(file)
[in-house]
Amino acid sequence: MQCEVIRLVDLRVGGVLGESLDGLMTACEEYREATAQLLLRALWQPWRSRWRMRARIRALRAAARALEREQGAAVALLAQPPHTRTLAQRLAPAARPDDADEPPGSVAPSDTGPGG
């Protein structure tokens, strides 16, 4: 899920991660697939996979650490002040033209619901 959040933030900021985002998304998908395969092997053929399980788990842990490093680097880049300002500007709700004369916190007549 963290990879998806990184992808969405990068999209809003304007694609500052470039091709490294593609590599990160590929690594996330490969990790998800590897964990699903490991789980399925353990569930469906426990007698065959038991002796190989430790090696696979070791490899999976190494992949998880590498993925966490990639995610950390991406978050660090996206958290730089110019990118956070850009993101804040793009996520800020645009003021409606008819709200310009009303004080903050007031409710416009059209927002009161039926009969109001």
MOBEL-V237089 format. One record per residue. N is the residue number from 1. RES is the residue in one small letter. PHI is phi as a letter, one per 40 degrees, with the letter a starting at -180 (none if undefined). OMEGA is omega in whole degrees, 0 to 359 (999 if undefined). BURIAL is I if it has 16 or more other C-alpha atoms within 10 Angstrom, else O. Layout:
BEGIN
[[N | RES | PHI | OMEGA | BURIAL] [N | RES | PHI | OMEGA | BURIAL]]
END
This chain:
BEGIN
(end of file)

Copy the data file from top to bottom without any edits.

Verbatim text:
[in-house]
Amino acid sequence: MQCEVIRLVDLRVGGVLGESLDGLMTACEEYREATAQLLLRALWQPWRSRWRMRARIRALRAAARALEREQGAAVALLAQPPHTRTLAQRLAPAARPDDADEPPGSVAPSDTGPGG
């Protein structure tokens, strides 16, 4: 899920991660697939996979650490002040033209619901 959040933030900021985002998304998908395969092997053929399980788990842990490093680097880049300002500007709700004369916190007549 963290990879998806990184992808969405990068999209809003304007694609500052470039091709490294593609590599990160590929690594996330490969990790998800590897964990699903490991789980399925353990569930469906426990007698065959038991002796190989430790090696696979070791490899999976190494992949998880590498993925966490990639995610950390991406978050660090996206958290730089110019990118956070850009993101804040793009996520800020645009003021409606008819709200310009009303004080903050007031409710416009059209927002009161039926009969109001």
MOBEL-V237089 format. One record per residue. N is the residue number from 1. RES is the residue in one small letter. PHI is phi as a letter, one per 40 degrees, with the letter a starting at -180 (none if undefined). OMEGA is omega in whole degrees, 0 to 359 (999 if undefined). BURIAL is I if it has 16 or more other C-alpha atoms within 10 Angstrom, else O. Layout:
BEGIN
[[N | RES | PHI | OMEGA | BURIAL] [N | RES | PHI | OMEGA | BURIAL]]
END
This chain:
BEGIN